In 2008, at yet another writers’ conference, this time in Ruhlman’s hometown of Cleveland, Ruhlman rose in a room crowded with influential writers and announced he had been in love with Hood since 1988. He offered to cook her dinner the next time she was in Cleveland. They pledged to stay in touch via email and text.
Six years later, this brings us to 2014, Hood published her novel An Italian Wife and to promote the book Hood asked Ruhlman, by then a noted food writer, to interview her at an Italian restaurant about her Italian background and her grandmother’s cooking.
Sometime during dinner, Hood asked Ruhlman if he could recite any poem from memory and he recited “Fire and Ice” by Robert Frost. Hood remembered, “A feeling rushed over me, like I was hit by a tsunami.” Later that day she left Ruhlman a message on his machine that included lines from Dickinson’s “There’s a Certain Slant of Light.” Ruhlman said, “I began to feel as if I had known her my whole life.”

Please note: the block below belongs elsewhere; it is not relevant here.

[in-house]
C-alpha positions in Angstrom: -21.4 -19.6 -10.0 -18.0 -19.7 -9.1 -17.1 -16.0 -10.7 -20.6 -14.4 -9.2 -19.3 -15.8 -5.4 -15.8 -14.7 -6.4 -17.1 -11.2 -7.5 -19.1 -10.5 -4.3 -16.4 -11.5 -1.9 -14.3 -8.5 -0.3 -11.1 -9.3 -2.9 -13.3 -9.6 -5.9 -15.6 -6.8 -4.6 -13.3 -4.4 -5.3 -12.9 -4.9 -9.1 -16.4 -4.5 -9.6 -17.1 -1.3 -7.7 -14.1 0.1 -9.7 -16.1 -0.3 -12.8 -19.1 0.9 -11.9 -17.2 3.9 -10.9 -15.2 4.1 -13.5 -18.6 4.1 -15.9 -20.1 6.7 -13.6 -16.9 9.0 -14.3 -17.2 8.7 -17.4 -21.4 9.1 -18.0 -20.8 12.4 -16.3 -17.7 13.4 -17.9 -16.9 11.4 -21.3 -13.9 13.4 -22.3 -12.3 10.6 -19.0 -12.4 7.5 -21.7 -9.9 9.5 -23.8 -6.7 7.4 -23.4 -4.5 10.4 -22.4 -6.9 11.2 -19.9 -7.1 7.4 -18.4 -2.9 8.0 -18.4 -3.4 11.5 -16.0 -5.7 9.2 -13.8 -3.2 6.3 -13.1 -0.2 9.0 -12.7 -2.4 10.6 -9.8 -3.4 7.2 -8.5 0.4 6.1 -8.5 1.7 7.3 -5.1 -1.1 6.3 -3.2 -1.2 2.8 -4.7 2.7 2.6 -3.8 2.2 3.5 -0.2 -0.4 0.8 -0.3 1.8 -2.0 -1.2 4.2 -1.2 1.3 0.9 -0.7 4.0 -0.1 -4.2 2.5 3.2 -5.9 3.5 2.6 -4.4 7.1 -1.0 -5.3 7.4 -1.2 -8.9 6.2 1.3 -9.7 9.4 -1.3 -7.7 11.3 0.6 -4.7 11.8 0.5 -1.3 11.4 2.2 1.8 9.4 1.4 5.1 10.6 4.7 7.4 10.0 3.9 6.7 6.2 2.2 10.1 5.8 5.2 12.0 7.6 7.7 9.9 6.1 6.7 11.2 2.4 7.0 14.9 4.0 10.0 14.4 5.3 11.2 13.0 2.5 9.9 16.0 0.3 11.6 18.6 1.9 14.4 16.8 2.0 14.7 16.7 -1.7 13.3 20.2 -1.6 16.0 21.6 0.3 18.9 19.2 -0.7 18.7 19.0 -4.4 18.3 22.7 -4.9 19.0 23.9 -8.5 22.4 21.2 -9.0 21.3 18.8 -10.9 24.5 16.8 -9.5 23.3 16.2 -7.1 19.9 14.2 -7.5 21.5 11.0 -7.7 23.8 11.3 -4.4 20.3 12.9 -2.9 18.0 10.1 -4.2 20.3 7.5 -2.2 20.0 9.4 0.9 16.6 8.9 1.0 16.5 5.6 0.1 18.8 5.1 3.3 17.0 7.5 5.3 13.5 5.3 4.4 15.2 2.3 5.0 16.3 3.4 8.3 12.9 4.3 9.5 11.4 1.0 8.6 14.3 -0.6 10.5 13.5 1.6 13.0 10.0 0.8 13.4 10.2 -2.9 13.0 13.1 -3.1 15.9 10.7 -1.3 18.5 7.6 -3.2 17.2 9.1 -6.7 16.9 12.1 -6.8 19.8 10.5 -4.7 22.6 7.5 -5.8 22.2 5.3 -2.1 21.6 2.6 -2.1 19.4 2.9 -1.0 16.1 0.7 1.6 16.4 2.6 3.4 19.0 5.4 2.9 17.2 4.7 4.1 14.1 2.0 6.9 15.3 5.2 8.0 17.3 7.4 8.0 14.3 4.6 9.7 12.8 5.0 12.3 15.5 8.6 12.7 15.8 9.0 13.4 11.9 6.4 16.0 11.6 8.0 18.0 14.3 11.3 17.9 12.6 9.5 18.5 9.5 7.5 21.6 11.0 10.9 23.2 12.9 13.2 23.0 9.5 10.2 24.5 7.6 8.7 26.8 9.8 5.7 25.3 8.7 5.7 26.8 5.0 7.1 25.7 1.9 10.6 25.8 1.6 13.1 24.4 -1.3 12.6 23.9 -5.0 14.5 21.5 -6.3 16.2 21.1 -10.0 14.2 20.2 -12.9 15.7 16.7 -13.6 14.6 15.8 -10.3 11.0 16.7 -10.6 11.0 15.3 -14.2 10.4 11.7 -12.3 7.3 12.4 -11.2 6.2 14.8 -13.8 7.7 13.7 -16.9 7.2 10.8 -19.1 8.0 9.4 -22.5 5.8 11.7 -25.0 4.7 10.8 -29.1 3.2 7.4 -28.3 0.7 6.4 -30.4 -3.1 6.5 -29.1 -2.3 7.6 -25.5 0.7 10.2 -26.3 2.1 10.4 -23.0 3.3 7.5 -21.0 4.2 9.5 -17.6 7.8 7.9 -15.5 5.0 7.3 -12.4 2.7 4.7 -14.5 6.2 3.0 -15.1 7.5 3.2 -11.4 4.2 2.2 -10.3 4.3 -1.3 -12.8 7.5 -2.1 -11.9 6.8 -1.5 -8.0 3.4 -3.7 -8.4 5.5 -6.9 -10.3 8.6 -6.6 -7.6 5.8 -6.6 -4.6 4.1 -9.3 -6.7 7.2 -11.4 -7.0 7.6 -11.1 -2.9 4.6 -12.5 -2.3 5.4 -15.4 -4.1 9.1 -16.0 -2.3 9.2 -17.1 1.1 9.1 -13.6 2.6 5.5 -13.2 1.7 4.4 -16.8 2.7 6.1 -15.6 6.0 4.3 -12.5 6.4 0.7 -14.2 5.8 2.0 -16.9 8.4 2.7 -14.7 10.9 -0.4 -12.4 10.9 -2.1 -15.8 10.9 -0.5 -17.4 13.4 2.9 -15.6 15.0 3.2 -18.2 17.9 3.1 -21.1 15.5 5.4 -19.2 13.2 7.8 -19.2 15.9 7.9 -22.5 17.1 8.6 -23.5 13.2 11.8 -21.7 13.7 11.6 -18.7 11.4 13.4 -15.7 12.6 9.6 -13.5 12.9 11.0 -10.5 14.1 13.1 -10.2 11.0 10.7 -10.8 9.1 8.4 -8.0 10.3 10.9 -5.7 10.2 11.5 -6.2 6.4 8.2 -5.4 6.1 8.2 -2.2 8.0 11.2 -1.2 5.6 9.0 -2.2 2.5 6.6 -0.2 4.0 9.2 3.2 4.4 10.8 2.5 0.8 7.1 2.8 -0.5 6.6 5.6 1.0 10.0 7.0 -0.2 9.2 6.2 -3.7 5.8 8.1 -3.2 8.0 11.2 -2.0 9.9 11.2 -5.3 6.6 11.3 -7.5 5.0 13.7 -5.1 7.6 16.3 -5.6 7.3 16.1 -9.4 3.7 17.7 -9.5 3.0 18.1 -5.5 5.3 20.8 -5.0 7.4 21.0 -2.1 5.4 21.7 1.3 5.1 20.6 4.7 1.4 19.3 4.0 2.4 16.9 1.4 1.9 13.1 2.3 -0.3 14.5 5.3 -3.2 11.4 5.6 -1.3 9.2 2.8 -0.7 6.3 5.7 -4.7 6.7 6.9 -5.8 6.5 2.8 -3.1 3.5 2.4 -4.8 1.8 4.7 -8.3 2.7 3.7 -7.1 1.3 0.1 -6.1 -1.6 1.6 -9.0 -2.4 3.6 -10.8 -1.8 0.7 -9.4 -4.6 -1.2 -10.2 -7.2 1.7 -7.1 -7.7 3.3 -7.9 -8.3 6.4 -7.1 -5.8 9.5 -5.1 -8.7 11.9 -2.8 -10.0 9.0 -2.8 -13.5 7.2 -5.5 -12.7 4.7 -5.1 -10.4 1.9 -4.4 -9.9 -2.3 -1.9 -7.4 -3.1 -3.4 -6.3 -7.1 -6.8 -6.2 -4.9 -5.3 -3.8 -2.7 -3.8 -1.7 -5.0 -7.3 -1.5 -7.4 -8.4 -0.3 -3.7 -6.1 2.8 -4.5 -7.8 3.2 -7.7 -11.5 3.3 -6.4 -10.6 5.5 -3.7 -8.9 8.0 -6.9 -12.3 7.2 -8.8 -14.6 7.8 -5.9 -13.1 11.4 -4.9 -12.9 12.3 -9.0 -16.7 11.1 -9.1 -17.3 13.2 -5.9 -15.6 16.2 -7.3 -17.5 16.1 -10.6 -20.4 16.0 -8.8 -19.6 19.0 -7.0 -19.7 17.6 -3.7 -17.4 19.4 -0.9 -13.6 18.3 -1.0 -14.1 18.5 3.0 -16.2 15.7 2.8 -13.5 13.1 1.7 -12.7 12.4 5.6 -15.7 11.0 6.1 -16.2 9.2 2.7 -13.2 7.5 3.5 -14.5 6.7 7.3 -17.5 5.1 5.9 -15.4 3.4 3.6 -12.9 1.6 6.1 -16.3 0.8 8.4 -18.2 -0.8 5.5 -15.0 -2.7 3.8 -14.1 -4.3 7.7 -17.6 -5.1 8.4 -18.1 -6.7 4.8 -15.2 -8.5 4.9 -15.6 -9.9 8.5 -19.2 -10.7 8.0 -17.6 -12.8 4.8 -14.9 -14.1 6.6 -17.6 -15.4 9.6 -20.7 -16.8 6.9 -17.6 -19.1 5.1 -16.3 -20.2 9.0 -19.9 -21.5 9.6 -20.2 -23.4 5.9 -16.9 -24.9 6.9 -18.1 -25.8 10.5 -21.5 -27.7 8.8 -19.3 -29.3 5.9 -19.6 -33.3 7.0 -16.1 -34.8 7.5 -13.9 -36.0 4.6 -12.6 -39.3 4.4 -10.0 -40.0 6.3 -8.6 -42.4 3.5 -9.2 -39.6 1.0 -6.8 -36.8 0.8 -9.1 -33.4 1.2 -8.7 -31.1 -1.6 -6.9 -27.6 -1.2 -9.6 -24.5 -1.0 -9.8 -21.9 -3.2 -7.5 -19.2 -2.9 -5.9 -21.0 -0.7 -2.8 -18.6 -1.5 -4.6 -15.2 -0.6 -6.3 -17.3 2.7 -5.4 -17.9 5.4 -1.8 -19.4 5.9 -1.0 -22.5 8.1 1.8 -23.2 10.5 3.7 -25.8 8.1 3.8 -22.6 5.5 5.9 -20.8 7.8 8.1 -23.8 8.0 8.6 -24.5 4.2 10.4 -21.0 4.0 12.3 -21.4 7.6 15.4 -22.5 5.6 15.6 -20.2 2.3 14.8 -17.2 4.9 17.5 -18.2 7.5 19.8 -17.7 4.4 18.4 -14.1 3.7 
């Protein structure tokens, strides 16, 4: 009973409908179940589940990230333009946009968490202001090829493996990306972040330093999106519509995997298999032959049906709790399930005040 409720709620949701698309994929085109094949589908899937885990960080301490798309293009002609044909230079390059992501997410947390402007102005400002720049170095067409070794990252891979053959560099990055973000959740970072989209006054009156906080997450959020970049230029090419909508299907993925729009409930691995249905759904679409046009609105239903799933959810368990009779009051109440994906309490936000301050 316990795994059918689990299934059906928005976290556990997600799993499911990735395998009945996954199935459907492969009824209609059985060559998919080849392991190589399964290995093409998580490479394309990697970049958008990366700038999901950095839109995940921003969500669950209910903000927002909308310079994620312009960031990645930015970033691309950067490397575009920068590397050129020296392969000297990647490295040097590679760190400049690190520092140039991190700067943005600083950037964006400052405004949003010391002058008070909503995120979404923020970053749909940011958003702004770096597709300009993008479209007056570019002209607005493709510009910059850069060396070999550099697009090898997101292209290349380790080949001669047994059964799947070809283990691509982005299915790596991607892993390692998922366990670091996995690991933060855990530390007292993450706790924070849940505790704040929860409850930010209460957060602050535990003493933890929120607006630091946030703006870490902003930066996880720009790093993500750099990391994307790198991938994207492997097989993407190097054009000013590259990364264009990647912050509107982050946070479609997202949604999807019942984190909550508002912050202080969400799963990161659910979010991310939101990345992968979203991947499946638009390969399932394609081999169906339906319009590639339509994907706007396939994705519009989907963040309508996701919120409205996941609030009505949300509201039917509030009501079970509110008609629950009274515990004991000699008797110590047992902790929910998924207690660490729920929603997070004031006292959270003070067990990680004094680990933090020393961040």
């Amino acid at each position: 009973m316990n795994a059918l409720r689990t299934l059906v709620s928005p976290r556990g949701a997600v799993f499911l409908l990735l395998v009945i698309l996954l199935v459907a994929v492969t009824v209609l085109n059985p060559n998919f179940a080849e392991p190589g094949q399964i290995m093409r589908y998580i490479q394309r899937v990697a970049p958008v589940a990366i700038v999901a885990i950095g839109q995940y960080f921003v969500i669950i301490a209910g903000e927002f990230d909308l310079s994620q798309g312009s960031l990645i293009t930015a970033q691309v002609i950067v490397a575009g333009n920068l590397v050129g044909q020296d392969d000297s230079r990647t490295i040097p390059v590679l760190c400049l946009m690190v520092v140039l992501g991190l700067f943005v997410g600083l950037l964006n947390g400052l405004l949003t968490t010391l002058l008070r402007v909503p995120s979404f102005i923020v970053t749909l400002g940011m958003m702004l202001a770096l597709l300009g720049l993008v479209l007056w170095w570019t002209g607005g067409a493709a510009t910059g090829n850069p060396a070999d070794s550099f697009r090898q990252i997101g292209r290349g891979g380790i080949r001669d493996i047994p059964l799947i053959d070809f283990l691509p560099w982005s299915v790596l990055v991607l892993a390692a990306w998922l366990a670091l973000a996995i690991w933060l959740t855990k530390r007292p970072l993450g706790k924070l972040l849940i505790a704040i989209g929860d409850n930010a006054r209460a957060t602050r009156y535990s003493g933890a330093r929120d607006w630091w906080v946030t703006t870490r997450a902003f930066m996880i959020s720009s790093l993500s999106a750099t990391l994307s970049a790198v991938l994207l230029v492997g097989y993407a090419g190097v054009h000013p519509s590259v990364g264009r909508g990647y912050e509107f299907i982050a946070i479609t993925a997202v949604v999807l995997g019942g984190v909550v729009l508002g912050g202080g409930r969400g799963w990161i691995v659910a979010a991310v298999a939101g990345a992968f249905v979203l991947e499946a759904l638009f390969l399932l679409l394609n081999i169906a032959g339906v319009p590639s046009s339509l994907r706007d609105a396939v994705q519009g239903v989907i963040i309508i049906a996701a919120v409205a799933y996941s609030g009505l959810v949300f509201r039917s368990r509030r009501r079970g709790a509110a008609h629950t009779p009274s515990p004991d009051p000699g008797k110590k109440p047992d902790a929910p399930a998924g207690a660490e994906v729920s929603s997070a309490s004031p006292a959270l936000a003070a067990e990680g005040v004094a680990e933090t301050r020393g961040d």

Things sped up from there and Ruhlman proposed to Hood last December on her birthday, offering her an engagement ring made from a pearl he had bitten into while eating oysters on a previous date. They married a few weeks ago in the park at Abingdon Square in New York City. Hood read from Robert Frost’s “Master Speed”: “Two such as you with such a master speed cannot be parted nor be swept away.”
Well, maybe they couldn’t be swept away, but both Hood’s and Ruhlman’s spouses could be swept away and they were. What the Times skips over lightly and quickly is that Hood and Ruhlman were both married with children. In fact, Ruhlman was newly married when he shouted out Hood’s name at Bread Loaf in ’88. He was many years married and with children when he announced his love for her at the Cleveland writers’ conference in 2008. At the time of what turned out to be their first date at the Italian restaurant in 2014, Hood had three children with her husband, one of them newly adopted.